The latched lid with rubber gasket & pressure regulator over vent assembled.

aluminum pressure cooker
The latched lid, the rubber gasket seal, & the pressure regulator that fits over the steam vent dissembled. As you can see it comes apart for cleaning & that rubber gasket does need to be replaced over time.

The inside is just like a regular pot, the aluminum does become pitted with use-

Indian aluminum pressure cooker
This pressure cooker is 8 years old & is quite pitted from daily use.

The simple latch & rubber gasket that holds the lid in place-

Indian pressure cooker aluminum
Unlatched, lid unsealed. 

Indian pressure cooker aluminum
Latched, lid sealed, & ready to go.
The lid is secured under the internal rim & sealed with the rubber gasket. 

The only pressure cookers I had ever seen or used before moving to South Asia were the huge sort used for canning with gauges, pressure settings, racks, & screw down seals. This thing looked terrifying. Unsafe. Even when it wasn't making it's fearsome hissing noise. How do you know what the pressure or temperature is inside this thing without a gauge?  Just a rubber gasket under the rim & a simple latch hold the lid of this thing on? Are you kidding me?

Well, the answer is- 
No you don't know what the temperature or pressure is inside this thing. 
You just have to learn as you go with an Indian pressure cooker.
How hot does an Indian pressure get inside?
Well, lets just say I've seen these used in rural hospital settings as autoclaves for sterilizing instruments all over South Asia. 

 Quick Tips On Using An Indian Pressure Cooker-

1) The pressure cooker needs liquid to make the steam & pressure that cooks the food. Make sure before you seal the pressure cooker up there's at least an inch of liquid with what you're cooking or you'll end up with a scorched disaster.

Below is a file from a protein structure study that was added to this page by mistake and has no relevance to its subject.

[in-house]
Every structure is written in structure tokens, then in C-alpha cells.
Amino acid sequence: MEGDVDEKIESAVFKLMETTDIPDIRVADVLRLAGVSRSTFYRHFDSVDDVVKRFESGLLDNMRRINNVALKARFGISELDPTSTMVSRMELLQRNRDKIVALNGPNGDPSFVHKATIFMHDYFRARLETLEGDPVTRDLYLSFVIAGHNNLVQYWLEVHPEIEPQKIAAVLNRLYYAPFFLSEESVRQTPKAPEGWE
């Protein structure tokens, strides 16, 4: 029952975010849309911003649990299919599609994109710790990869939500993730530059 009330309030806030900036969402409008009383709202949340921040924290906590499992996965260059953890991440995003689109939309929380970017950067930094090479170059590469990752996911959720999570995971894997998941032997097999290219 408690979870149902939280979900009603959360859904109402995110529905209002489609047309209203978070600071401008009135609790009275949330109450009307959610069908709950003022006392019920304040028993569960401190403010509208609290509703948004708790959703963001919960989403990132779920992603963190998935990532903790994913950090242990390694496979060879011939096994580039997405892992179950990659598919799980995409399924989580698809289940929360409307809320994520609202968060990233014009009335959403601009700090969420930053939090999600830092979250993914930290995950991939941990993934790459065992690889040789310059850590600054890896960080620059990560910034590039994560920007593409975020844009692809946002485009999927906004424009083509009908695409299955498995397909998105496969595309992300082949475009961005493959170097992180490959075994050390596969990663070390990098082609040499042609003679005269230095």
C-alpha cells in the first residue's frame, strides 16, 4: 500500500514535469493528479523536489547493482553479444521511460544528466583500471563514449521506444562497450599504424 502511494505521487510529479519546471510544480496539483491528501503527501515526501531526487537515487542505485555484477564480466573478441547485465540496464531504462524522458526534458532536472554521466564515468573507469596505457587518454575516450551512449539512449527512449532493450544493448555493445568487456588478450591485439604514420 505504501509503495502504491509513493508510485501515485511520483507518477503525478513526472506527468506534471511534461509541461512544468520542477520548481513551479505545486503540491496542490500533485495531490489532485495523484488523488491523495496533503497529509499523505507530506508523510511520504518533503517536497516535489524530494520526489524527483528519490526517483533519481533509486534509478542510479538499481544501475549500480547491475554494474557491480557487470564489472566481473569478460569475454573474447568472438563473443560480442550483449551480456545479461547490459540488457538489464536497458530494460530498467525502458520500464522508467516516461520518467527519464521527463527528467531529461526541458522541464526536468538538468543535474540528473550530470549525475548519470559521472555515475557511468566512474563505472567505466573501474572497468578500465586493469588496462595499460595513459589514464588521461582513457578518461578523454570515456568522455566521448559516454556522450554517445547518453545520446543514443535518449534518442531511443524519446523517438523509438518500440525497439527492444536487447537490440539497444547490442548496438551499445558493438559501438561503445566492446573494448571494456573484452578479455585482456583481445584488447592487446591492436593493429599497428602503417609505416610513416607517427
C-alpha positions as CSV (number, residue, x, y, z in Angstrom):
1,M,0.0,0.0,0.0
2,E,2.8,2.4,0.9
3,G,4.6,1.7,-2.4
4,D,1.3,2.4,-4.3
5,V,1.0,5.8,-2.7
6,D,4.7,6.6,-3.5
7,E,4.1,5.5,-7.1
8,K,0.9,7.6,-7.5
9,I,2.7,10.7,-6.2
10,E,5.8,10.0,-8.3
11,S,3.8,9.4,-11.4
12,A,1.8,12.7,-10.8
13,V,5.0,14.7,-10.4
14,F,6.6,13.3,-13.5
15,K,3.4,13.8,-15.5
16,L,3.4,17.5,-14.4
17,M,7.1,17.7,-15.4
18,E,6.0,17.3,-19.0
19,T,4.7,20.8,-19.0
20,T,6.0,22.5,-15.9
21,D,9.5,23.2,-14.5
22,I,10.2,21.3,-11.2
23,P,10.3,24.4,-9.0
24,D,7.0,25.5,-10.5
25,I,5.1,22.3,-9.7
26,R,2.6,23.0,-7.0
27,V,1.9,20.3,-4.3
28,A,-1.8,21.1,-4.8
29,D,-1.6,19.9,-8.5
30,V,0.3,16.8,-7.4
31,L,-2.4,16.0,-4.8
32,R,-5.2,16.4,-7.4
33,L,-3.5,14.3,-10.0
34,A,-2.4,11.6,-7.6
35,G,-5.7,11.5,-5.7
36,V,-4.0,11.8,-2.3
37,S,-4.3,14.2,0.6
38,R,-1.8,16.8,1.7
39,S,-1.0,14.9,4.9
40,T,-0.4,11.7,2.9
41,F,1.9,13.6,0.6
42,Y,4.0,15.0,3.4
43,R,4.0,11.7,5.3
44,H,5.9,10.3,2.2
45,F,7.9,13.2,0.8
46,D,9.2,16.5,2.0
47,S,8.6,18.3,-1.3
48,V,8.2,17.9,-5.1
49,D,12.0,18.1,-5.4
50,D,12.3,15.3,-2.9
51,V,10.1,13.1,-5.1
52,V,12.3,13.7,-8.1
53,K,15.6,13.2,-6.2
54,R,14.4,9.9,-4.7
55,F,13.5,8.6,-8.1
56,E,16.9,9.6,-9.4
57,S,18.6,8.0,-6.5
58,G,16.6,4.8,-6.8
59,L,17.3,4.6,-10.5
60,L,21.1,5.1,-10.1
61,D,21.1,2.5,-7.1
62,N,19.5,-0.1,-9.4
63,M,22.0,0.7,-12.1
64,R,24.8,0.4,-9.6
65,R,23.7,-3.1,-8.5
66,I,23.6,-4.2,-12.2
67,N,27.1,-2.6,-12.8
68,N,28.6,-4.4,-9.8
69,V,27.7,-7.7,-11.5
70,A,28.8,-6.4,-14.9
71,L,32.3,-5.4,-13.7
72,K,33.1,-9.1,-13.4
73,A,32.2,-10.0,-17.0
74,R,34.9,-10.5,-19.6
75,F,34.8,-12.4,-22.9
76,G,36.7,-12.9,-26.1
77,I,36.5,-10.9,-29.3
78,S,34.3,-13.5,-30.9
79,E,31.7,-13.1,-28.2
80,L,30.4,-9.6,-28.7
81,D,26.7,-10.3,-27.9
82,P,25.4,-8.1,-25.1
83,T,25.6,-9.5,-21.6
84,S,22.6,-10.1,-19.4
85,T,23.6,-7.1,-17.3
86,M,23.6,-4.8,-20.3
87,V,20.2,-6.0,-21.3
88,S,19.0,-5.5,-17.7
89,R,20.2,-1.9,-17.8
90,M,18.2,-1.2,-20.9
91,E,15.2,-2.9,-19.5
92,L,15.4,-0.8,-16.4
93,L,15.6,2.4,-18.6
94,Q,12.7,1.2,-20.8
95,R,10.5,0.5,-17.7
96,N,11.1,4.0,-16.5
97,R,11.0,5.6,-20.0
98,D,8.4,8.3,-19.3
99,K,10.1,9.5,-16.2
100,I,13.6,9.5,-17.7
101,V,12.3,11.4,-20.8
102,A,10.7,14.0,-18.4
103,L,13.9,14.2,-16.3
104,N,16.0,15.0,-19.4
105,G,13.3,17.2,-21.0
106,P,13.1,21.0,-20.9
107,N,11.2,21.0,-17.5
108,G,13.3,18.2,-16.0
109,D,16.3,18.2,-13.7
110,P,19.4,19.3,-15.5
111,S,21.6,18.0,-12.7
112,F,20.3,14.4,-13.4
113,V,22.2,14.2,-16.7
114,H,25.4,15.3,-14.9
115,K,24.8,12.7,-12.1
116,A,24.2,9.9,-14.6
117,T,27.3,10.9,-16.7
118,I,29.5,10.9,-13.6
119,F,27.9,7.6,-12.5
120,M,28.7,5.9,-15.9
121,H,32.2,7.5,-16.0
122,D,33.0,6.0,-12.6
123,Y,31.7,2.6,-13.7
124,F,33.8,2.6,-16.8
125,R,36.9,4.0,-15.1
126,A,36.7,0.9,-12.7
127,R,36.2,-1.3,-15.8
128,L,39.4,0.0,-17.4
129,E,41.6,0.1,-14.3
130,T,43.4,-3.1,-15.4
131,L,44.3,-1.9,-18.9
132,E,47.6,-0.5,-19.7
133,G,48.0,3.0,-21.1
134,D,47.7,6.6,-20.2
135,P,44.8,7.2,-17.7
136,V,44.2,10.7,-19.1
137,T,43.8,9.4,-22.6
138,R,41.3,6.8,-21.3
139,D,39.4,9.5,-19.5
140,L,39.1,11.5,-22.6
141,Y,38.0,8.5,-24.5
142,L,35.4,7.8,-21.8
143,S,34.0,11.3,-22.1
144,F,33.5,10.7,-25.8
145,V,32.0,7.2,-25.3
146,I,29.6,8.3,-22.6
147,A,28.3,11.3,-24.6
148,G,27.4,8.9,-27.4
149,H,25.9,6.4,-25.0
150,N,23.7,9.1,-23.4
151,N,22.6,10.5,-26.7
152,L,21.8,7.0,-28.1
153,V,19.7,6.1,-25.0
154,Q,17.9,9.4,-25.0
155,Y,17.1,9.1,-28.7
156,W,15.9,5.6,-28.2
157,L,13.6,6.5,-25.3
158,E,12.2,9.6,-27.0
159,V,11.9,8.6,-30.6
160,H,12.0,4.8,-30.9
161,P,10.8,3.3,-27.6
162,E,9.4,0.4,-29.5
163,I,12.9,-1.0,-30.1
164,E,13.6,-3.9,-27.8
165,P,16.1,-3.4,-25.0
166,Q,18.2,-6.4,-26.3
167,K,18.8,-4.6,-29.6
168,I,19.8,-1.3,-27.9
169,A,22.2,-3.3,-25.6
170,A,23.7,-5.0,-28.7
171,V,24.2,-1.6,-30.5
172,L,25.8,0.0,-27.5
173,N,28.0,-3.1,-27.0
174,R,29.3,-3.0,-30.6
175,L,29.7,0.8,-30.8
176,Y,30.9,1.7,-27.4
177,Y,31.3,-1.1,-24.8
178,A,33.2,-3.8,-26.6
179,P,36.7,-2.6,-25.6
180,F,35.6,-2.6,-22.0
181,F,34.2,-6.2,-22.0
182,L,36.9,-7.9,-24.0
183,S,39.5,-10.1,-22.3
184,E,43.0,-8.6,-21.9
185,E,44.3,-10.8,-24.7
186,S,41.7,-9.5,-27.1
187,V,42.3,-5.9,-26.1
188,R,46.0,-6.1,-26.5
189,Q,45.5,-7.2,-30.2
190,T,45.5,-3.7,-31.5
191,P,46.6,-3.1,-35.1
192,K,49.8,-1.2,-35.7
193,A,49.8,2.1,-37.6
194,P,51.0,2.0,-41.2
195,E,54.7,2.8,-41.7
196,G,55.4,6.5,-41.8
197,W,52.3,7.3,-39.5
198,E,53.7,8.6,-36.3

2) If you don't put the lid on properly, steam will leak out & you'll never get enough pressure to cook food in a shortened amount of time. If you see steam leaking out around the edges of the lid, remove the pressure cooker from the heat & adjust lid until it seals properly. Sometimes running the lid under cold water before replacing helps to create the tight seal necessary for pressure cooking. There's a bit of a trick to tilting the lid just right to get it to seal- practice makes perfect!

3) The only way to stop the cooking process once this thing gets cooking is to remove it from the heat, run it under cold water in the sink until you hear the seal go "SHLURP"! Only then can you safely remove the lid to see what's going on in there.

4) Be sure not to fill the pressure cooker more than 2/3's full or whatever you're cooking will overflow through the top vent. What you're cooking will expand when heated & room is necessary for the steam to form & build pressure.

Quick Tips On Choosing An Indian Pressure Cooker-

Materials- Indian style pressure cookers are available in aluminum, stainless steel, hard anodized aluminum, & even plastic pressure cookers are available for use in microwaves.  Aluminum is the cheapest, the lightest, & the material that cooks the most even. Stainless steel is easier to clean & does not pit or corrode, but despite an aluminum core bottom they're prone to 'hot spots' & uneven heating which cause foods to burn & stick. Hard anodized aluminum pressure cookers are nice, but you will have to hide it from your maid or anyone else who may unwittingly damage the finish by scrubbing it with steel wool. 

Style- Simplest is best. I chose the Hawkins Classic in aluminum because it is the least complicated. I had a Prestige stainless steel deluxe model with their 'exclusive double locking system' that quickly met a tragic end.  The lid was destroyed in a week by a well intentioned maid & the assistance of a teenaged male relative who couldn't understand how to properly open the Prestige's 'exclusive double locking system'. The stainless steel Prestige cooker also had the dreaded 'hot spots' & would scorch dals & sauces quite easily.